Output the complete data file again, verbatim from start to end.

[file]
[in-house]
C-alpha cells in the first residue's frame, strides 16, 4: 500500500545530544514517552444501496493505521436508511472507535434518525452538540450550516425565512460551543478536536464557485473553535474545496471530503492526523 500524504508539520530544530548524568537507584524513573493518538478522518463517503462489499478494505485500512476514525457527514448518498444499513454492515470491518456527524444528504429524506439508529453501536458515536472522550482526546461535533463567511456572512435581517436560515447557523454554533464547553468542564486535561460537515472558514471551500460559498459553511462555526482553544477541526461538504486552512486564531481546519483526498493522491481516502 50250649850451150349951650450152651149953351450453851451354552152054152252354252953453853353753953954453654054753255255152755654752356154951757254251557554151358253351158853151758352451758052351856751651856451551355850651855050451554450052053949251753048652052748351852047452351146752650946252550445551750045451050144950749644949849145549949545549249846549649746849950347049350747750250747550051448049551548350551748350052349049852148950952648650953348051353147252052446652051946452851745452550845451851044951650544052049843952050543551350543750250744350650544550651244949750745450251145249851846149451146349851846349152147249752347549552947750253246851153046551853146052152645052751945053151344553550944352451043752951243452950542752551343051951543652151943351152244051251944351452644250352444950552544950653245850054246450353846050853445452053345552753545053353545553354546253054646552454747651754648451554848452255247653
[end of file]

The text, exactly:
[in-house]
C-alpha cells in the first residue's frame, strides 16, 4: 500500500545530544514517552444501496493505521436508511472507535434518525452538540450550516425565512460551543478536536464557485473553535474545496471530503492526523 500524504508539520530544530548524568537507584524513573493518538478522518463517503462489499478494505485500512476514525457527514448518498444499513454492515470491518456527524444528504429524506439508529453501536458515536472522550482526546461535533463567511456572512435581517436560515447557523454554533464547553468542564486535561460537515472558514471551500460559498459553511462555526482553544477541526461538504486552512486564531481546519483526498493522491481516502 50250649850451150349951650450152651149953351450453851451354552152054152252354252953453853353753953954453654054753255255152755654752356154951757254251557554151358253351158853151758352451758052351856751651856451551355850651855050451554450052053949251753048652052748351852047452351146752650946252550445551750045451050144950749644949849145549949545549249846549649746849950347049350747750250747550051448049551548350551748350052349049852148950952648650953348051353147252052446652051946452851745452550845451851044951650544052049843952050543551350543750250744350650544550651244949750745450251145249851846149451146349851846349152147249752347549552947750253246851153046551853146052152645052751945053151344553550944352451043752951243452950542752551343051951543652151943351152244051251944351452644250352444950552544950653245850054246450353846050853445452053345552753545053353545553354546253054646552454747651754648451554848452255247653